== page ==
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People with disabilities should be part of filmmaking, London panel says

A panel discusses inclusion and disability access at the London Independent Film Festival. (Anjola Fashawe/YJI)

LONDON – Accessibility in film productions starts with effective networking, according to a panel of speakers at the London Independent Film Festival. 

‘’Access is an afterthought,’’ said writer and director Sarah Leigh, who moderated the panel, which was part of the annual London Independent Film Festival. Held each spring, the festival is part of the organization’s efforts to support emerging filmmakers.

The panelists discussed the issue of inaccessible production trucks as an example.  

Leigh compared the hypocrisy of production being unwilling to adapt to the ease with which it was done during the pandemic with covid coordinators. 

“Reasonable adjustments are not only for the disabled,” said Sam Oldknow, a disability consultant.  

Adding extra time in shoot schedules is a solution the panel mentioned with reference to the accessibility needs of pregnant women.  

In the casting process, production should be “open to interpretation,” said Diane Janssen, a producer, agent and actor. 

The panelists discussed the importance of access being embedded into production budgets.  

“Accessibility doesn’t have to cost,” said Oldknow.  

Image from the London Independent Film Festival’s official Facebook Page.

The panel criticized the excuse of lack of funds in the production industry, highlighting all the money spent on post-production gifts, inaccessible wrap-up parties and location changes.  

Tom Watts, a director of photography, said writers should consider shots with accessibility in mind to address the problem of inaccessibility at its root.  

“Value disabled people for their artistic excellence,” said Oldknow, “not as tick boxes.” 

Abbie Hills, an access coordinator with cerebral palsy, said she felt like the “poster girl of disability.”  

Leigh mentioned the tendency of productions to expect individuals to ‘ramp up’ their disabilities instead of focusing on authentic casting.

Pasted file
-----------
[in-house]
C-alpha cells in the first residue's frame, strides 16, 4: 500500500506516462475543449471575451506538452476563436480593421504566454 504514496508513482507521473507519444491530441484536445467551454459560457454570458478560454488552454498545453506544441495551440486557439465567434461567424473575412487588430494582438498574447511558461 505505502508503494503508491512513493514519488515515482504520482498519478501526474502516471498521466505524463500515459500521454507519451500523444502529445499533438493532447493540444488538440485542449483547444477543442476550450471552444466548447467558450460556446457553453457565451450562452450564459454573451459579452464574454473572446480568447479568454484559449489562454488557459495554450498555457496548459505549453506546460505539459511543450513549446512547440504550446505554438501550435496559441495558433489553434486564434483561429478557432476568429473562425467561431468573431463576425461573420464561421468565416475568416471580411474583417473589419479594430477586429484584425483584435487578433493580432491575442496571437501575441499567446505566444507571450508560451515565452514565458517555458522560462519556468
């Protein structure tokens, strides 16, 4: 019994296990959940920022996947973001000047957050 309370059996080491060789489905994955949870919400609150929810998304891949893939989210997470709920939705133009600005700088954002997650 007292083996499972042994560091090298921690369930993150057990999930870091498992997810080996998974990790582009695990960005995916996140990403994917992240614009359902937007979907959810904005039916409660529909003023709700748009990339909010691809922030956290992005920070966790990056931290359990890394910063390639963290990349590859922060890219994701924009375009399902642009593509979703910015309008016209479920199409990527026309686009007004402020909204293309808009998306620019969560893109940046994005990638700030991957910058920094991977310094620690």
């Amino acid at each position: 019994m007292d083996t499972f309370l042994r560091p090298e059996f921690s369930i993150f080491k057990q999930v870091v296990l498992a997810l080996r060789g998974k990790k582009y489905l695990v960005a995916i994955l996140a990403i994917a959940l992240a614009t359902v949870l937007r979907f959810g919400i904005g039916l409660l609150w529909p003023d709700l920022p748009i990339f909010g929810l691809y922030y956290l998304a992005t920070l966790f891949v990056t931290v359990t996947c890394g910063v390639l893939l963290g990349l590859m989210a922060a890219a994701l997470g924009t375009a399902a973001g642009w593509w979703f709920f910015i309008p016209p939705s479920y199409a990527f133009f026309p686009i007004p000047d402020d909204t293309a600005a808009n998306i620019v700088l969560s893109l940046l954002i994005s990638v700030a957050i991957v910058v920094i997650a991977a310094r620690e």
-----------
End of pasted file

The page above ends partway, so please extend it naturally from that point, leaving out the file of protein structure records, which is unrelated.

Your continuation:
The panelists shared their experiences of feeling that they had to hide aspects of their identity to avoid making difficulties in production.  

Productions tend to make on-screen disabilities the “focal point of the entire character arc,” in films, said Oldknow.  

“The focus on disability is completely missing the human,” said Watts.  

Leigh said it’s “more palatable” for production companies to hire autistic individuals who may conceal their disability, a term Watts called “high-masking.” 

The route to accessible productions starts with ‘inclusive networking’ said Janssen.  

Oldknow agreed, adding that it’s vital to build relationships with adjustment supplies for reasonable accommodations to be made.  

“Openness is key,” said Oldknow.

An “access first mindset” is crucial, said Hills, adding, “Film-makers are problem solvers” and need to start noting barriers they see in productions. 

Oldknow suggested the industry factor in accessibility assessments and not just risk assessments to address inaccessible sets. 

The panelists agreed on the need for integration rather than segregation in production. It all starts with networking, they said. 

“Integration,” said Hills, “will get rid of tokenism.”  

Anjola Fashawe is a Senior Reporter with Youth Journalism International. 

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